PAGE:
Does that fit with the chronology, however? Please correct me if I'm wrong, the concerto was pre-Leipzig while the set of trio sonatas came later. Although there might have been an overlap between the concerto and the P&F.
Title: Re: Bach on the piano
Post by: Scarpia on August 28, 2012, 05:39:49 AM
Does that fit with the chronology, however? Please correct me if I'm wrong, the concerto was pre-Leipzig while the set of trio sonatas came later. Although there might have been an overlap between the concerto and the P&F.

This reference indicated 1738-40 for the composition of BWV1044

http://imslp.org/wiki/Concerto_for_Flute,_Violin_and_Harpsichord_in_A_minor,_BWV_1044_%28Bach,_Johann_Sebastian%29

Title: Re: Bach on the piano
Post by: Opus106 on August 28, 2012, 06:15:59 AM
This reference indicated 1738-40 for the composition of BWV1044

http://imslp.org/wiki/Concerto_for_Flute,_Violin_and_Harpsichord_in_A_minor,_BWV_1044_%28Bach,_Johann_Sebastian%29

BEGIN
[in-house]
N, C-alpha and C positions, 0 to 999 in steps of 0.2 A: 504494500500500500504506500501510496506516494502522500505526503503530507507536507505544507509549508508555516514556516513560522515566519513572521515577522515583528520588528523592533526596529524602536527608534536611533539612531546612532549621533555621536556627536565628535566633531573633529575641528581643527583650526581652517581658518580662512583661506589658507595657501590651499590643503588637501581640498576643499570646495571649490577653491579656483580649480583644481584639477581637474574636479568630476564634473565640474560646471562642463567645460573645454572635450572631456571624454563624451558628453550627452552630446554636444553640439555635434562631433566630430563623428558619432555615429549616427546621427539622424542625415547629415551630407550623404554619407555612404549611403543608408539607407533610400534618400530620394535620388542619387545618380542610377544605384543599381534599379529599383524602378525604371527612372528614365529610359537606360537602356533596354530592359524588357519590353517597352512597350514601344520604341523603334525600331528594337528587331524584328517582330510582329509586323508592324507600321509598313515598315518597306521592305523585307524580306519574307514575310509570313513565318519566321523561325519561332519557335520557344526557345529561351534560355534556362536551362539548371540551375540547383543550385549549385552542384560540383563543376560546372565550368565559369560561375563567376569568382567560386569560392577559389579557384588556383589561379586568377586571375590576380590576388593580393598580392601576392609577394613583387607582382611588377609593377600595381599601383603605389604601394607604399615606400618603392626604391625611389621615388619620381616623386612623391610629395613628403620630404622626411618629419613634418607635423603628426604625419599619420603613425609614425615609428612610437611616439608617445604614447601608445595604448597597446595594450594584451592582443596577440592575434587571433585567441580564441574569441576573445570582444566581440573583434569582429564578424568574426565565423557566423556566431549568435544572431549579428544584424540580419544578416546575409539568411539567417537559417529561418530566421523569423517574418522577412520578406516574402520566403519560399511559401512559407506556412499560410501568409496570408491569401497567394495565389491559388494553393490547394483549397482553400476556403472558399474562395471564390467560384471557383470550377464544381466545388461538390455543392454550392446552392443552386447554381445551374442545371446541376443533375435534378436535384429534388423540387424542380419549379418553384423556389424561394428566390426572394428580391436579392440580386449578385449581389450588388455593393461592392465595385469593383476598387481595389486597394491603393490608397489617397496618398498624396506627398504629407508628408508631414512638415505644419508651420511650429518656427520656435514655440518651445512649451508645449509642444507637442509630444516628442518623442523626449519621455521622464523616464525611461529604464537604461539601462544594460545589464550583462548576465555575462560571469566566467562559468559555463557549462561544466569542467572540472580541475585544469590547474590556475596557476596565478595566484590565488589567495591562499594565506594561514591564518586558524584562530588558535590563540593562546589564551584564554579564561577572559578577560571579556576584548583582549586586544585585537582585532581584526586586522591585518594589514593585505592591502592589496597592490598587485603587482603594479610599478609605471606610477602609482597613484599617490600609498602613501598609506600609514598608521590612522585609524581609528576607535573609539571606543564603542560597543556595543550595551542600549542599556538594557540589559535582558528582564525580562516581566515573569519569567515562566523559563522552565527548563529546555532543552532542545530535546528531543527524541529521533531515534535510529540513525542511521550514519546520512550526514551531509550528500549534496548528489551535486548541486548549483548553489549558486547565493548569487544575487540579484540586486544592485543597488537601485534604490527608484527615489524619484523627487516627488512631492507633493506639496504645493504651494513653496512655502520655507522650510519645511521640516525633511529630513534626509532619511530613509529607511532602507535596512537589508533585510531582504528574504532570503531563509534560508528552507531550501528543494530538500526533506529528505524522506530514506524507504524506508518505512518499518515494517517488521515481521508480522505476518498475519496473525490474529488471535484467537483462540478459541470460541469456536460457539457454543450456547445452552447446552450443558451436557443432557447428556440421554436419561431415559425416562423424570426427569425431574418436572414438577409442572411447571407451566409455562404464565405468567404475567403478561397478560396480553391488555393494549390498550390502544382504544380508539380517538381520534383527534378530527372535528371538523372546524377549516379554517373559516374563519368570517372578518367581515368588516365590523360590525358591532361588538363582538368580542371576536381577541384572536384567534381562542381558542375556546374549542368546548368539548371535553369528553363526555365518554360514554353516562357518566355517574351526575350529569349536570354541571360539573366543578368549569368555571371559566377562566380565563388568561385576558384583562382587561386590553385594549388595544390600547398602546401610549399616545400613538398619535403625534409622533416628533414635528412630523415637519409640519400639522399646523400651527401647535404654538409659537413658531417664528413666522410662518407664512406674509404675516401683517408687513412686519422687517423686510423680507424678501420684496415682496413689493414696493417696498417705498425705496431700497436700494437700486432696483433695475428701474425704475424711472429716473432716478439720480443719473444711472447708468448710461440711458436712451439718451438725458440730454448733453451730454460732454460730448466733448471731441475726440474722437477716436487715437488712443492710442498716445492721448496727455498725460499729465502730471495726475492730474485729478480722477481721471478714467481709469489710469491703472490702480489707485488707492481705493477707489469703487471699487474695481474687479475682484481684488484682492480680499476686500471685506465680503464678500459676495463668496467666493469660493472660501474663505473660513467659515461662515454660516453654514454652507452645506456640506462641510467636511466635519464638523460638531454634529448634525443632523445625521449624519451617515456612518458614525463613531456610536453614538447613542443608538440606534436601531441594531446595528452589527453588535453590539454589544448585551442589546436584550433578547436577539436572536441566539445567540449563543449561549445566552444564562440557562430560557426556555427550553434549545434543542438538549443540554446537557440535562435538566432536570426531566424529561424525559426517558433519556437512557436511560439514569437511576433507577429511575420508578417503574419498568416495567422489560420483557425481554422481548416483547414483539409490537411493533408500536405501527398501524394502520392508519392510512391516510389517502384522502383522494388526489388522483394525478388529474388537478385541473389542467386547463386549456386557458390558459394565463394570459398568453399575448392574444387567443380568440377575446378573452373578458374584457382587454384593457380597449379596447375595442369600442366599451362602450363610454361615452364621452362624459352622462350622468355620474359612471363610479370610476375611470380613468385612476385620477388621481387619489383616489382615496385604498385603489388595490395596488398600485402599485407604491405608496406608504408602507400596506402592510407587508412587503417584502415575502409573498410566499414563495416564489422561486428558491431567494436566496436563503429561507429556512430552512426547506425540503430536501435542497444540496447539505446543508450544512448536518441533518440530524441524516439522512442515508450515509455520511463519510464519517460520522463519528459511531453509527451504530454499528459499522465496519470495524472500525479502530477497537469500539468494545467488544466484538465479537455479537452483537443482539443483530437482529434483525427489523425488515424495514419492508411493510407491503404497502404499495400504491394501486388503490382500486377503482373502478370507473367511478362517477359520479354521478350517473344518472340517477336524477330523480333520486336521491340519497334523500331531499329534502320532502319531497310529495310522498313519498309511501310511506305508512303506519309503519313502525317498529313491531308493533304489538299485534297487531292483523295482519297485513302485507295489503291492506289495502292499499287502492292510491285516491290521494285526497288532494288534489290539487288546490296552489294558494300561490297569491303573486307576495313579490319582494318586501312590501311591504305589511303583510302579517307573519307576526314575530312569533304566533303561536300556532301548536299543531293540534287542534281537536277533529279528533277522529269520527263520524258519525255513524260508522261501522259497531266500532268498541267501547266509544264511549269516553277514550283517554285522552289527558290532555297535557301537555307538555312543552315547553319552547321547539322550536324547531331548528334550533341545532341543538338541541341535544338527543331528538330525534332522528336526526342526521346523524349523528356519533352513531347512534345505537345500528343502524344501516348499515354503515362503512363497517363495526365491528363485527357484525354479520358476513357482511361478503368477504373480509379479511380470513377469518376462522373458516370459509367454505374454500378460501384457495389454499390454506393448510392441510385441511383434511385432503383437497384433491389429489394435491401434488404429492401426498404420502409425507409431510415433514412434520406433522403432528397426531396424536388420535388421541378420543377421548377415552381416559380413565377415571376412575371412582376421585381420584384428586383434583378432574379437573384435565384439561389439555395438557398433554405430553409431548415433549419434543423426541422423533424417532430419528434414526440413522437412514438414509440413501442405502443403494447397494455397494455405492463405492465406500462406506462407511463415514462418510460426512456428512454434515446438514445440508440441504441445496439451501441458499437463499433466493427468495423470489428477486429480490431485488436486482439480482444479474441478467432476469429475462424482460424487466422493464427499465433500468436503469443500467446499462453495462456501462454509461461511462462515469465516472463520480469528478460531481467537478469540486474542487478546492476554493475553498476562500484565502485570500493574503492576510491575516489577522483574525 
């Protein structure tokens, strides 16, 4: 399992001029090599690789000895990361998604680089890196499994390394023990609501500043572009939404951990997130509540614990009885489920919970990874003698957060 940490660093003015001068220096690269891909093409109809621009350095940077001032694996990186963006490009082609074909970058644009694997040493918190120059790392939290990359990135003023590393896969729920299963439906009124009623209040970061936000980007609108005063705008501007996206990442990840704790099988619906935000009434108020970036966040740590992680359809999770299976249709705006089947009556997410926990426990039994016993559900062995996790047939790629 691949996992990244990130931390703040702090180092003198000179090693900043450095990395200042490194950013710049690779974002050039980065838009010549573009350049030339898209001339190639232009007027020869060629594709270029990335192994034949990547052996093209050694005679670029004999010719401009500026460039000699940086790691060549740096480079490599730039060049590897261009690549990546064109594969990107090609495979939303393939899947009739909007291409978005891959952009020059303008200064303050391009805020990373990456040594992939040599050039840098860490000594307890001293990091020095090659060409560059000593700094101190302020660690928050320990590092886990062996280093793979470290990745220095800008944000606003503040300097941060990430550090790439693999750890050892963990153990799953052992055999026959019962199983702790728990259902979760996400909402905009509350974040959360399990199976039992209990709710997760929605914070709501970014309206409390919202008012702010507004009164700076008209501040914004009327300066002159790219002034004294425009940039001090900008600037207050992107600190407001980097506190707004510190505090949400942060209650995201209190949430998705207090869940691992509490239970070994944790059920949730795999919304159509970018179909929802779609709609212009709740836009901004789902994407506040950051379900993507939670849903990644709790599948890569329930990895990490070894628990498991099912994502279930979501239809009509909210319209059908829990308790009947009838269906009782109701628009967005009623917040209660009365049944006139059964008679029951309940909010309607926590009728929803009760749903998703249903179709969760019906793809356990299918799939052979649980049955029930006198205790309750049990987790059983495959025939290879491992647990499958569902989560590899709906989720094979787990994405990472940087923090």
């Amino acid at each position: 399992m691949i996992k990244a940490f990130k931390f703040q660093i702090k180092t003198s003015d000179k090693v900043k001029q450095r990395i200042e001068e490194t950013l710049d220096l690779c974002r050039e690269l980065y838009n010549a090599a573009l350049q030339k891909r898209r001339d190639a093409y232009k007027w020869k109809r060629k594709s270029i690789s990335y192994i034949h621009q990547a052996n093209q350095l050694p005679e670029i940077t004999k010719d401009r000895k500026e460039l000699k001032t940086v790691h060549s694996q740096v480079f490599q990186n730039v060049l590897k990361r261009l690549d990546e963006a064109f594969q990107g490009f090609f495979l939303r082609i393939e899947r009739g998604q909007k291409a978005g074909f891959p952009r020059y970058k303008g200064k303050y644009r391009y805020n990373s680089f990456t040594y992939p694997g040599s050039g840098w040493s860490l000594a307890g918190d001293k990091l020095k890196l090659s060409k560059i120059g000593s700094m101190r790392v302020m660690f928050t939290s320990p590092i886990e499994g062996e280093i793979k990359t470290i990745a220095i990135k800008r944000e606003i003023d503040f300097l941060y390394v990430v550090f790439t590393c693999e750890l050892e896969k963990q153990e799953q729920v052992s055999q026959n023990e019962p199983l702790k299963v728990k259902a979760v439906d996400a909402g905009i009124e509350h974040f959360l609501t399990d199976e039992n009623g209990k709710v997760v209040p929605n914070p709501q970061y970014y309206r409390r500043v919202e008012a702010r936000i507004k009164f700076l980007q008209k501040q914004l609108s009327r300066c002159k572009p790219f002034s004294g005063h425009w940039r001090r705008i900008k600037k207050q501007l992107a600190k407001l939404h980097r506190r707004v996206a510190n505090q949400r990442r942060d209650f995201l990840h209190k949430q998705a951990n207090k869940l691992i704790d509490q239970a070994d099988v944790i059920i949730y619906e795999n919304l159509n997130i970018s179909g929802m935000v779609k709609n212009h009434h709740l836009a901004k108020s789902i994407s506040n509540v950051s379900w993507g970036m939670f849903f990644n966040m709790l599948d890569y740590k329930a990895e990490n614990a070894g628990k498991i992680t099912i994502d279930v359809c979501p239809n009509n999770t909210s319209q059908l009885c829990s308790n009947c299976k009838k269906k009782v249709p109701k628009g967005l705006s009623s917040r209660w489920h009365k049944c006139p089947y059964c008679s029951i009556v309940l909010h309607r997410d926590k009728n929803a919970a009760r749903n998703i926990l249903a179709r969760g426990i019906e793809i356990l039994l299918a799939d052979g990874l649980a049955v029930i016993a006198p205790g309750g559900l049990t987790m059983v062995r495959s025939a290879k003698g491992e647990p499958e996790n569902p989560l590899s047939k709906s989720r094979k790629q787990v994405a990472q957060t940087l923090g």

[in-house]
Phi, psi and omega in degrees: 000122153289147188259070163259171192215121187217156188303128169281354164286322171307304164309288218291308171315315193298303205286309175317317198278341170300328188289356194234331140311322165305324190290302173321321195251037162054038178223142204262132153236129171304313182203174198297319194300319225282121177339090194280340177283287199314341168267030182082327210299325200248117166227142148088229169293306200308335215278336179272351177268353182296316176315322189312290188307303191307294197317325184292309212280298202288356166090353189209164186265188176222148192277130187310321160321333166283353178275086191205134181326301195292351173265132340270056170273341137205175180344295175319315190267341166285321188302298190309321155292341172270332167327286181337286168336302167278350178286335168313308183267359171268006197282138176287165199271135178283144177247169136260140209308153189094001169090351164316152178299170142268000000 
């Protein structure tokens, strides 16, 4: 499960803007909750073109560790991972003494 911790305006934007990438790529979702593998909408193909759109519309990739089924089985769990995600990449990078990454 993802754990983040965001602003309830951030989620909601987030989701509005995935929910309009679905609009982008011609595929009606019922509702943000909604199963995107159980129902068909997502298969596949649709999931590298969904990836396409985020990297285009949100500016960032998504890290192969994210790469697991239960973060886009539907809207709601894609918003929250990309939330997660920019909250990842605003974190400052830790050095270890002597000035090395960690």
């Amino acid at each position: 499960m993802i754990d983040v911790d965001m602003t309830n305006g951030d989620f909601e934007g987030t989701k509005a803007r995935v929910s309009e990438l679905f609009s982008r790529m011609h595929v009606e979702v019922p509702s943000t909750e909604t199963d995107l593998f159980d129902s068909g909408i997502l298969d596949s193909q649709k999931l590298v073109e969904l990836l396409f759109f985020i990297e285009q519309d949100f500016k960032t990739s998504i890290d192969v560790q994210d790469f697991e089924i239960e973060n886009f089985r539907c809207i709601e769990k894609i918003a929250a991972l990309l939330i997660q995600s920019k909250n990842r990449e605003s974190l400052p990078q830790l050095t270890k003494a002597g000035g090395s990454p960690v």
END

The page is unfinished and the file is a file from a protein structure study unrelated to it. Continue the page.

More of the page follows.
Thanks. I'm not able to find a definite date on this too. I assumed that all of Bach's extant concerti (or transcriptions thereof) were from an earlier period (Köthen).
Title: Re: Bach on the piano
Post by: (: premont :) on August 28, 2012, 06:20:44 AM
In that catagory of Bach transcribing from keyboard there is BWV1044, Concerto for flute, violin and harpsichord with string orchestra and continuo.  Outer movements were transcribed from a prelude and fugue for solo harpsichord (BWV894) and the central movement was transcribed from the organ sonata in d-minor (BWV527).

The harpsichord prelude and fugue in question is not transcribed for flute, violin and strings in the strictest sense, since the original harpsichord part was left almost unchanged (well expanded a bit). The flute and violin parts as well as the string ensemble parts are newly composed, added parts. And it is almost certain that the organ sonata was transcribed from a triosonata for two melody instruments and continuo (or a "trio" for melody instrument and harpsichord obligato like the six sonatas for violin and harpsichord), the slow movement of which constituted the model for the second movement of the concerto. 
Title: Bach on the piano
Post by: Leo K. on September 01, 2012, 07:17:25 AM
What is the consensus of Tureck's Goldberg recordings. After the experience of her DG account I wonder what to get next.